With his father a willing assistant, Burger started performing at Lutheran church groups–“father-and-son stuff. I didn’t go to even a baseball game a year with him,” Burger sighs.

“One Sunday, I remember,” he says, “I did three shows in one afternoon. I had all this stuff to schlepp around. Without him I couldn’t have done it. He would drive us around, and stand there putting stuff away as I was finished with it.” Burger’s parents eventually had him audition for a slot as one of the junior magicians on a local show called Magic. Its star was Don Alan, one of Chicago’s most important contributions to magic and a hero to Burger, then as now; Burger was on his sixth show. (“There’s no videotape available, thank you.”)

But when Burger went away to college, at Beloit, he left the magic equipment of his youth behind; besides some tricks for his fraternity’s yearly rush party, he let it fade into his past. He was getting more and more interested in religion at this point, and when a Dr. Nordstrom–“a truly wonderful man”–suggested he “see what the church was offering” at a Lutheran seminary, he took him up on the offer.

“It turned out that he was the most interesting person there,” recalls Burger. “The rest of them were pretty strange. I had to take one class called ‘catechetics,’ which is the teaching of Luther’s small catechism to children of confirmation age–13–and below. The professor’s method was you pretended that you were 13, and then he would teach Luther’s small catechism to you. ‘The church bell is the dinner bell of the soul.’ Moral law–to argue this, his line was, ‘A stream without banks turns into a swamp.'”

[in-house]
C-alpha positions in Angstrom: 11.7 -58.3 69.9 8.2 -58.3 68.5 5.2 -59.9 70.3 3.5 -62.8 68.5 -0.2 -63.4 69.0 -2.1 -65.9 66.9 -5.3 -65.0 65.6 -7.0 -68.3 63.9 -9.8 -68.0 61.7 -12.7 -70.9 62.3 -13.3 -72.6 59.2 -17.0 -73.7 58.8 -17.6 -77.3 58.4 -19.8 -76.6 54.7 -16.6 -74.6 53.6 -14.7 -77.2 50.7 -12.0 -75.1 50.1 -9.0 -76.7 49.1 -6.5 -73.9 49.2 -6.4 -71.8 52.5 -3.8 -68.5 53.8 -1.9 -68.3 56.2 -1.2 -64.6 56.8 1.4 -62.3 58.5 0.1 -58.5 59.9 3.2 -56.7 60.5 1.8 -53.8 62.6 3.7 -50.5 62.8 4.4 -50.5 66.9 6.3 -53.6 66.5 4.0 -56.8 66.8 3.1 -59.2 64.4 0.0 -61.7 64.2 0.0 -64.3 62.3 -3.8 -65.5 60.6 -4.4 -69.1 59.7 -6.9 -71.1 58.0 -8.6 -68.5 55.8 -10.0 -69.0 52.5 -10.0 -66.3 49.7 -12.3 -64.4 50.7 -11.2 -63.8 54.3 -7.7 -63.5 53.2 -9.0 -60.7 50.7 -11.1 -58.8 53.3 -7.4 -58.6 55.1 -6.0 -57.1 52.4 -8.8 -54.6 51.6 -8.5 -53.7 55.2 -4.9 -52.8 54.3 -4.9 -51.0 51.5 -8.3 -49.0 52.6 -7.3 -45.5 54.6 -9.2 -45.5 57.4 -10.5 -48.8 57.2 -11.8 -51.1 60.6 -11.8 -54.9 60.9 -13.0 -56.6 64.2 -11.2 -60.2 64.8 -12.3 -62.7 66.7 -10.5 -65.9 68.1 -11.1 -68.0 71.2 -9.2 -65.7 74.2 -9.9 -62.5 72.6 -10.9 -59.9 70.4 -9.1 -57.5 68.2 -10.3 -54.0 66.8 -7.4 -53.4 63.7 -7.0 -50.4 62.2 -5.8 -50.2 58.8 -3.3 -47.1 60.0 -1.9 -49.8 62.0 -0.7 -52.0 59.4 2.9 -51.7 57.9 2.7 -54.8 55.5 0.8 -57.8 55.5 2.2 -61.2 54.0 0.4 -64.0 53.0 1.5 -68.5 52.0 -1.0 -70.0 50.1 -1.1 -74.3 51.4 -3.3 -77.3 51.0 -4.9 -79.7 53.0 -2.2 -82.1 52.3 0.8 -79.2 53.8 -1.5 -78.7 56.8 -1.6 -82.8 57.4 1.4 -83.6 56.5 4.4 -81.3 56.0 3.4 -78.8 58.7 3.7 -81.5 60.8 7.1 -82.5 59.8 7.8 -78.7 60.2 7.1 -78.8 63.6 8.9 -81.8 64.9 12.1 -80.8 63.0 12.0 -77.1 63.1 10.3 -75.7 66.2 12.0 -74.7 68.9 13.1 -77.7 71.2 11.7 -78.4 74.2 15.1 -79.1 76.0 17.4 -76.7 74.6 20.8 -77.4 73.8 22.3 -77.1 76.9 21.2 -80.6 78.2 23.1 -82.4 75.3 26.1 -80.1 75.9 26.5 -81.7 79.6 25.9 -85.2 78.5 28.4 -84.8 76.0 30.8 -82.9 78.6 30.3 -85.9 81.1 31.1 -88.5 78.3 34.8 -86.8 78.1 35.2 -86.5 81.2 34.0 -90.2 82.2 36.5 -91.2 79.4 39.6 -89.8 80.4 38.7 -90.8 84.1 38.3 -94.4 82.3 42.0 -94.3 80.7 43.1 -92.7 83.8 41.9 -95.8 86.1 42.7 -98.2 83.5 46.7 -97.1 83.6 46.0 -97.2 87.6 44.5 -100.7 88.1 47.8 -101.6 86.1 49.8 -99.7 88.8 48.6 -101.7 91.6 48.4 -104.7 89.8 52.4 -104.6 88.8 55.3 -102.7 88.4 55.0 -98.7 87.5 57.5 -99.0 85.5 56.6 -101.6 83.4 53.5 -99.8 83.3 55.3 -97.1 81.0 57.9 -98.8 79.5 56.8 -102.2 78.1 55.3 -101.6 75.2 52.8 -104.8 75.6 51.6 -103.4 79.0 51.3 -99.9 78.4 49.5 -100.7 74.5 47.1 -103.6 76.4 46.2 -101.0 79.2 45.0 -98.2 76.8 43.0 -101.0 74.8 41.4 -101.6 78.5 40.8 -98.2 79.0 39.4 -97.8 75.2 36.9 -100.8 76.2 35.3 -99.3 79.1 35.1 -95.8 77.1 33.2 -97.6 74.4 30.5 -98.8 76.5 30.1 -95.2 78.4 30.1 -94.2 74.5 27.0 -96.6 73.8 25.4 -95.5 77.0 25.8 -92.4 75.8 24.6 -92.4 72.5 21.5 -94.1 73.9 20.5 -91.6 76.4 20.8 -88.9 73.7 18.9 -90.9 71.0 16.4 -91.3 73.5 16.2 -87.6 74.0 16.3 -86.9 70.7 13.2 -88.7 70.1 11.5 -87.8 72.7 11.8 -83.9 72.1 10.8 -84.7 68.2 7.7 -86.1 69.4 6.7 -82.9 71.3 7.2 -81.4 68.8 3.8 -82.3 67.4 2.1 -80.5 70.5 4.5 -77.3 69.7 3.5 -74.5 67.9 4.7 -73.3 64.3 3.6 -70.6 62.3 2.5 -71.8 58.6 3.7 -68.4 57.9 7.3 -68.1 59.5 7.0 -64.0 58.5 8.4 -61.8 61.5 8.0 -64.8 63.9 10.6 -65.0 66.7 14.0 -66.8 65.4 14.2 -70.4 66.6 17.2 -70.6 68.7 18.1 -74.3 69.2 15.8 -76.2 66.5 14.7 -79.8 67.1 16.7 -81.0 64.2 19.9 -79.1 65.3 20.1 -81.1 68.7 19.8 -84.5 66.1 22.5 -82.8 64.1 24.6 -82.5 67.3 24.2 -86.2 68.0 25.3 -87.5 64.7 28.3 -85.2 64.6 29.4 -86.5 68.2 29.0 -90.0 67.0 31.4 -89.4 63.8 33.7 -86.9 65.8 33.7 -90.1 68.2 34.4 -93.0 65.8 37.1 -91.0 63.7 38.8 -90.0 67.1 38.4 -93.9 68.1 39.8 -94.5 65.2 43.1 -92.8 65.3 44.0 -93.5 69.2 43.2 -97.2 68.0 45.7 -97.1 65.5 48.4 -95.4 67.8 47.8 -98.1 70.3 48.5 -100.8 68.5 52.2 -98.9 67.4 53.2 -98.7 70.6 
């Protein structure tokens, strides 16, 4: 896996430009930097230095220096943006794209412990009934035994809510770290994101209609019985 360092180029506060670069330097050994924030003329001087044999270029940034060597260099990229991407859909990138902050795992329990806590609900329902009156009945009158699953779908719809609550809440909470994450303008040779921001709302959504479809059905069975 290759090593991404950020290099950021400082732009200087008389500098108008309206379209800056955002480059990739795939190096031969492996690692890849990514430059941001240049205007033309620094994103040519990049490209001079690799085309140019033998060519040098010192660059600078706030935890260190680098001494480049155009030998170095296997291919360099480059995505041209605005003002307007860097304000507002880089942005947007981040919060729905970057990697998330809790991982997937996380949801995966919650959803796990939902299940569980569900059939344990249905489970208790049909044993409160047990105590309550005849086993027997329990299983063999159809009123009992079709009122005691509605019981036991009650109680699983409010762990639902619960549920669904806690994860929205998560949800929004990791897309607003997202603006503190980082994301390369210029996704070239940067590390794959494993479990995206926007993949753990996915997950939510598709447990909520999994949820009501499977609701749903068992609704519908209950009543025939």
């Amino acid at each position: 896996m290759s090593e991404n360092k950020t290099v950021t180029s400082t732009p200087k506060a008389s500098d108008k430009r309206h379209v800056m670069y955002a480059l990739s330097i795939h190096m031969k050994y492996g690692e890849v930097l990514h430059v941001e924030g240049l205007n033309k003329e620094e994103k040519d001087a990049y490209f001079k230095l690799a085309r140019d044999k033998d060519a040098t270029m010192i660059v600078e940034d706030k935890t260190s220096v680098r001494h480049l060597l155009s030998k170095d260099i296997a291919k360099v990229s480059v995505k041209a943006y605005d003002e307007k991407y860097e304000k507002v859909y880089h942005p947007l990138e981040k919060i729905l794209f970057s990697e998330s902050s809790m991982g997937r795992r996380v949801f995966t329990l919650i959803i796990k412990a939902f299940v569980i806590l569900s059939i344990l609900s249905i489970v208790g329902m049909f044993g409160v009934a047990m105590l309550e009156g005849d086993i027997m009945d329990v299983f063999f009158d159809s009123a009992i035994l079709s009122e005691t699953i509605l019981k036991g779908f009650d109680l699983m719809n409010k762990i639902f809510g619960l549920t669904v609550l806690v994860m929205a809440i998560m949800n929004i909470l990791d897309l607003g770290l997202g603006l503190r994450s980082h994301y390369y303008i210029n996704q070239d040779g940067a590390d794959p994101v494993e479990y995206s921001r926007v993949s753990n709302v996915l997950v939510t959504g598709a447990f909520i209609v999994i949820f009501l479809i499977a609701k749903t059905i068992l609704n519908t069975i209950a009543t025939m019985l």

Burger lasted a year; he applied to Harvard, Yale, and Columbia to get out. “Columbia wanted five copies of the application with carbon paper,” Burger says in a tone of voice that would seem to accompany a much more draconian requirement. “Harvard wanted you to write a spiritual autobiography, which I didn’t feel prepared to do at that point in my life. Yale’s was just a simple four-pager. So I applied and went to Yale. I loved it. I was entering the world of the mind.”

It was the giddy days of the early 60s, when you didn’t have to believe in God to go to Yale Divinity School. (Gary Hart was there at the same time, but Burger didn’t know him.) For those who did believe in God, “there were the supernaturalists, and the nonsupernaturalists, which is to say those who thought that we can perfectly well deal with god languages, god talk, in ways that don’t have to refer to a spirit being out there.

“Other times, we’d sit and talk about whether Buddhists would go to heaven.”

Burger returned to Chicago in 1964, entered a PhD program in philosophy at the U. of I. at Circle, and worked as an assistant to a Lutheran minister for a year and a half. By this time, however, any thought of entering the priesthood had vanished. “All a minister does,” says Burger now, “is tell people how to behave and tell God things he already knows.”